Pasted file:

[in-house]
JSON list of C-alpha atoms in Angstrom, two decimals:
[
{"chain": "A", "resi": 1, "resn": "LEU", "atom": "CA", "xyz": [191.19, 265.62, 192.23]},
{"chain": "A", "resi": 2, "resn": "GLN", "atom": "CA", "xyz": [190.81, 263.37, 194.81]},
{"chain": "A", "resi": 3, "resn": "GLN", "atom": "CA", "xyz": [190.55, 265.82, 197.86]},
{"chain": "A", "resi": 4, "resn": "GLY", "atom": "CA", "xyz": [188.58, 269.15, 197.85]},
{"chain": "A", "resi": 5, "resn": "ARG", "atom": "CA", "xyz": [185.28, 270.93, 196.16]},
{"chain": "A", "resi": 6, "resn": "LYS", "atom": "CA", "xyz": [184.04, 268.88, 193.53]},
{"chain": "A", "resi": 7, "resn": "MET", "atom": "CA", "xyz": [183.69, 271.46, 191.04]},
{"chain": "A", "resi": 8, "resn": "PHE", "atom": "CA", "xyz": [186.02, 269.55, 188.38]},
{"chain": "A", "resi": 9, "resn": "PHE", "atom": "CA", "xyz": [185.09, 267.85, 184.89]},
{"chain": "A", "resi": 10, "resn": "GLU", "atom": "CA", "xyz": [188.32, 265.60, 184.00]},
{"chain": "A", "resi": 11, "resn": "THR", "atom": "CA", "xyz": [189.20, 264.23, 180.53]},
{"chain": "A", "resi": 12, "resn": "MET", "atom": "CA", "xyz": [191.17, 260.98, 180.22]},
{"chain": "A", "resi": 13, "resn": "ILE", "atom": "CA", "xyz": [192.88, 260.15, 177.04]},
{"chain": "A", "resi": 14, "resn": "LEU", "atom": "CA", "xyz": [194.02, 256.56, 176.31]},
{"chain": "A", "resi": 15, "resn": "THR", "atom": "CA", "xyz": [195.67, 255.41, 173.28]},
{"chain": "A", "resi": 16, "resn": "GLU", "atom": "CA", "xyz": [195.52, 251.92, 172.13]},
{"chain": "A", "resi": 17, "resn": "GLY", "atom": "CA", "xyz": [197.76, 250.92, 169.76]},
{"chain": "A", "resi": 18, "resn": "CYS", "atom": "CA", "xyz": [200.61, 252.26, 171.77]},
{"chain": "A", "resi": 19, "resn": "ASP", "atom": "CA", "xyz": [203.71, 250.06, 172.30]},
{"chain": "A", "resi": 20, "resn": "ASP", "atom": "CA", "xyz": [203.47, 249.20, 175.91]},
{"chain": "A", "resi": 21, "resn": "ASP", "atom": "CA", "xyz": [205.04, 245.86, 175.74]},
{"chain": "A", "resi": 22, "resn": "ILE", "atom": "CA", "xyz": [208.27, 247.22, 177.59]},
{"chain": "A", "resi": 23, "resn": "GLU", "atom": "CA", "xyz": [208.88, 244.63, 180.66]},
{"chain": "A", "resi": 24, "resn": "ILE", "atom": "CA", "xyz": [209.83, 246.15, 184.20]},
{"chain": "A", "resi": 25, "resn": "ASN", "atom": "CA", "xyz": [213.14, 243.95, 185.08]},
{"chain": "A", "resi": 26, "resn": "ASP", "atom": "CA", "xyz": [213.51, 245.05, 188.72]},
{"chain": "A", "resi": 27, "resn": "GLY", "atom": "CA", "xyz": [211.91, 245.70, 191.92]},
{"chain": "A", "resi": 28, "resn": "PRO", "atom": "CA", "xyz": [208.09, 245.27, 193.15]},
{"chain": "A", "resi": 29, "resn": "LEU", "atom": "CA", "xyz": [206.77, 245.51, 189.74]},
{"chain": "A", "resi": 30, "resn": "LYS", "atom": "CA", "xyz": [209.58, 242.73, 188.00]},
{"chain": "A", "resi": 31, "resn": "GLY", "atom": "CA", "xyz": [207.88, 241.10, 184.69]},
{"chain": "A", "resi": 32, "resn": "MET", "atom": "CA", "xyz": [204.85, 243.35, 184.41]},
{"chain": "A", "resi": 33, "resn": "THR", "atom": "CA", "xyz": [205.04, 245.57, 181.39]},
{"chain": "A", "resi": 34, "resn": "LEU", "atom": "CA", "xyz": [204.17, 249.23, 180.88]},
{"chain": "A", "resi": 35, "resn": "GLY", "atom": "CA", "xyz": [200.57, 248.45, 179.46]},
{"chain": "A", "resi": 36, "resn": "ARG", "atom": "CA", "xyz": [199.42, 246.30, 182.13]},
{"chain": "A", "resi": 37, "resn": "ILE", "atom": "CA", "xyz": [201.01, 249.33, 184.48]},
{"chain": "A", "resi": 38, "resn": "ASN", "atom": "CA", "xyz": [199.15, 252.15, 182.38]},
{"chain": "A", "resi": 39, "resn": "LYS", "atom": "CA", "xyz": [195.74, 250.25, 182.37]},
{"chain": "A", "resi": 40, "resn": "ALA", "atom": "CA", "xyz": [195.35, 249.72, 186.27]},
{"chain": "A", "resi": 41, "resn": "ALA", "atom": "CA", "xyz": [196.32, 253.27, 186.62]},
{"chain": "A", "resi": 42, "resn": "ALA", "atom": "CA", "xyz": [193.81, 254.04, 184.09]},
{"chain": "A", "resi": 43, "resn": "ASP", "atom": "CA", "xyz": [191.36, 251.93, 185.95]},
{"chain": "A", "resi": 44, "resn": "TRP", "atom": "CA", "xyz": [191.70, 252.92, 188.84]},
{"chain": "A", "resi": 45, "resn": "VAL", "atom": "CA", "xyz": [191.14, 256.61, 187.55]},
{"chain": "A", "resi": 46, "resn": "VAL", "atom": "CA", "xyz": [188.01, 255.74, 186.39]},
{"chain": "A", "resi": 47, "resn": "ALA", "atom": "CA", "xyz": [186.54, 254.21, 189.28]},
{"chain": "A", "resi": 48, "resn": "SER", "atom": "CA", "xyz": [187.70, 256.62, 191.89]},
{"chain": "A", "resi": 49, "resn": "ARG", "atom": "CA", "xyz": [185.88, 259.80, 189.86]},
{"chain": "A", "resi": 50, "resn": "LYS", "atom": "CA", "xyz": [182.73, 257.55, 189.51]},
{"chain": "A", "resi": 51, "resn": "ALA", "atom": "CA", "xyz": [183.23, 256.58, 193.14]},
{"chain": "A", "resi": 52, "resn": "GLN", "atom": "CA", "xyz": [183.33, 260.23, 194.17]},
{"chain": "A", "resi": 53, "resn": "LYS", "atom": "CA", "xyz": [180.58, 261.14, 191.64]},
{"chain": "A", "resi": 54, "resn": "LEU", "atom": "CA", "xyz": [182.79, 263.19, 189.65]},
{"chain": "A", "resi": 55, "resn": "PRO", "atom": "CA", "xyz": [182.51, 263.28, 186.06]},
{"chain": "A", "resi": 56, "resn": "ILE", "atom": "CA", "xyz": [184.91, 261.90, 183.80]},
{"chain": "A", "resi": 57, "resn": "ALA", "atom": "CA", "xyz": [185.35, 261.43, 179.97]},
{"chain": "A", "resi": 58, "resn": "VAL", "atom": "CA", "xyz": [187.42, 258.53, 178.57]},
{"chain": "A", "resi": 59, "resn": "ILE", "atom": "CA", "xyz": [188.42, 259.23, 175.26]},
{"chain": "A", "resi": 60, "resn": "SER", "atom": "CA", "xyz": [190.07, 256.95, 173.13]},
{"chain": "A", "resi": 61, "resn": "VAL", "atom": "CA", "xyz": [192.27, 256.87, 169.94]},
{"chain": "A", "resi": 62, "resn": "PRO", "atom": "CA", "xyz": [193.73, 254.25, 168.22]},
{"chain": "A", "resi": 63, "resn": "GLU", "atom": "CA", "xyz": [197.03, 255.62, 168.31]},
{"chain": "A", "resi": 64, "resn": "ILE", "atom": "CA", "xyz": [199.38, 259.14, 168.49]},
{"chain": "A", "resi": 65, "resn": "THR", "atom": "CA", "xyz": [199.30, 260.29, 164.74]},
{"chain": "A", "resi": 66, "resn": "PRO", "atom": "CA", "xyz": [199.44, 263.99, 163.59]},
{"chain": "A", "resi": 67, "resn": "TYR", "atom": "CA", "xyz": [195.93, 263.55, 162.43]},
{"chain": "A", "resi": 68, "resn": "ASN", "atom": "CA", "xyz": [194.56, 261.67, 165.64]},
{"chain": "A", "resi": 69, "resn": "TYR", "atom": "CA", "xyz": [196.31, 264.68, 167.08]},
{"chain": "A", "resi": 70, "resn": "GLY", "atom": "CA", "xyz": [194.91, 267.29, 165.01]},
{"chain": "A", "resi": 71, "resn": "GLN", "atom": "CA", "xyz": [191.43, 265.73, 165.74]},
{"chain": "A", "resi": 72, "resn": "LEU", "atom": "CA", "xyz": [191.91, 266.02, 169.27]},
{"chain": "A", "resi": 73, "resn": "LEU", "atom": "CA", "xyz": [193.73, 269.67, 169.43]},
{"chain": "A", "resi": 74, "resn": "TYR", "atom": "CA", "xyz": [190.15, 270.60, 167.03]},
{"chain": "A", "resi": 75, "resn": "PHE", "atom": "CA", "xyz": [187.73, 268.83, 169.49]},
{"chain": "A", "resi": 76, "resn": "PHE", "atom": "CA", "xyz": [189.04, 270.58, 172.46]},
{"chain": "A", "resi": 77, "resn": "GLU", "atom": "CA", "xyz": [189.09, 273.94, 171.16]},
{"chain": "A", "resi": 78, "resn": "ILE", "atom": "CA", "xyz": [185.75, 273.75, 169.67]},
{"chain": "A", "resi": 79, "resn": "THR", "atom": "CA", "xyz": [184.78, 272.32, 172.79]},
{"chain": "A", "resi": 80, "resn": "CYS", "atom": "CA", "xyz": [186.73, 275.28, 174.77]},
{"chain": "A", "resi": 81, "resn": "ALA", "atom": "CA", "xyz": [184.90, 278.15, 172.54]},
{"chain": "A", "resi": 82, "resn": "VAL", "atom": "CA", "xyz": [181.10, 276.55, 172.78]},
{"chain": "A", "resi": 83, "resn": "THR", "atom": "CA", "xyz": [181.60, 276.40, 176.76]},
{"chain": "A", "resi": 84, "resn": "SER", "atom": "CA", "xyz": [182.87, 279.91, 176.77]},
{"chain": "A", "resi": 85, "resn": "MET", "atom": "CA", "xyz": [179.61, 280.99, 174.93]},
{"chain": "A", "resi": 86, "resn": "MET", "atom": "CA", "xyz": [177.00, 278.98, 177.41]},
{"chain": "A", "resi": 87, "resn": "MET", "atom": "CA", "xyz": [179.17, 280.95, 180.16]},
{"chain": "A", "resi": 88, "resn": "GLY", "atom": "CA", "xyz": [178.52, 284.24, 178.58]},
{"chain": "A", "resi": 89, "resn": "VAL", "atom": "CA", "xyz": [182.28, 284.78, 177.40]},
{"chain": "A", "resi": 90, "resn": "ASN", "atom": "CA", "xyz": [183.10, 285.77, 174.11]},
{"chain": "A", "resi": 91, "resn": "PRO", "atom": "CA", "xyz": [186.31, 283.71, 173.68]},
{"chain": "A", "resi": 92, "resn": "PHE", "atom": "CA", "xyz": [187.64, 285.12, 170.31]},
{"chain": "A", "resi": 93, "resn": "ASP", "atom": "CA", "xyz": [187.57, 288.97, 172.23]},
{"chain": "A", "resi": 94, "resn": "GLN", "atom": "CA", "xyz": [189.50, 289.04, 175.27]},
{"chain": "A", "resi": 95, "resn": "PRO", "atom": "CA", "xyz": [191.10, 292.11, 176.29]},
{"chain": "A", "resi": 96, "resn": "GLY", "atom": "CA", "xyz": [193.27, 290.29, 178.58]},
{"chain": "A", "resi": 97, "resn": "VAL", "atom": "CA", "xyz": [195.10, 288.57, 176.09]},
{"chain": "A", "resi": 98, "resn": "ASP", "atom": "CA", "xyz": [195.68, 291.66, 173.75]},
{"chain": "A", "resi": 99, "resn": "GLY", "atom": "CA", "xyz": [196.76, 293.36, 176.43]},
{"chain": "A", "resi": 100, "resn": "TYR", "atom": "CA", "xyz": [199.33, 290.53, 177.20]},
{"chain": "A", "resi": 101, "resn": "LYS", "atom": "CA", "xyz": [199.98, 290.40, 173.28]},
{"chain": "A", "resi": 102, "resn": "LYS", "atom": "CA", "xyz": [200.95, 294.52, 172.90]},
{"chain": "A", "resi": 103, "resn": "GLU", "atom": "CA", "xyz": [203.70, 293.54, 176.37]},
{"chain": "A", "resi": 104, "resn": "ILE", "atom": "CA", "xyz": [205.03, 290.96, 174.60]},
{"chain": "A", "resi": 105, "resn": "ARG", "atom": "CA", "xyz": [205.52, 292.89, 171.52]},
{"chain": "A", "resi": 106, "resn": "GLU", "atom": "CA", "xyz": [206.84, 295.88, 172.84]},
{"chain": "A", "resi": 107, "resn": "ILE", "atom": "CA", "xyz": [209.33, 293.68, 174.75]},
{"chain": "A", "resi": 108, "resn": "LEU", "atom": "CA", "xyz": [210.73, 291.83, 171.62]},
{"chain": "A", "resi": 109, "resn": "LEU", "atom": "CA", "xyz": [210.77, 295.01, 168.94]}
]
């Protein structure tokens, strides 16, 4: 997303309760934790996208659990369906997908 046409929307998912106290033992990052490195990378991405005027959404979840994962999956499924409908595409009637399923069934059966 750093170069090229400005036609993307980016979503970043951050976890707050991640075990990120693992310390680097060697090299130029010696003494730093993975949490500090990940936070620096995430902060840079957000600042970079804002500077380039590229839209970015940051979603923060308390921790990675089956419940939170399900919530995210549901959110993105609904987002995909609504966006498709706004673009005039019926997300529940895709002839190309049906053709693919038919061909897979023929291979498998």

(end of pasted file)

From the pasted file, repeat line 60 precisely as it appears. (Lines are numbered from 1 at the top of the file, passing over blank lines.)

{"chain": "A", "resi": 57, "resn": "ALA", "atom": "CA", "xyz": [185.35, 261.43, 179.97]},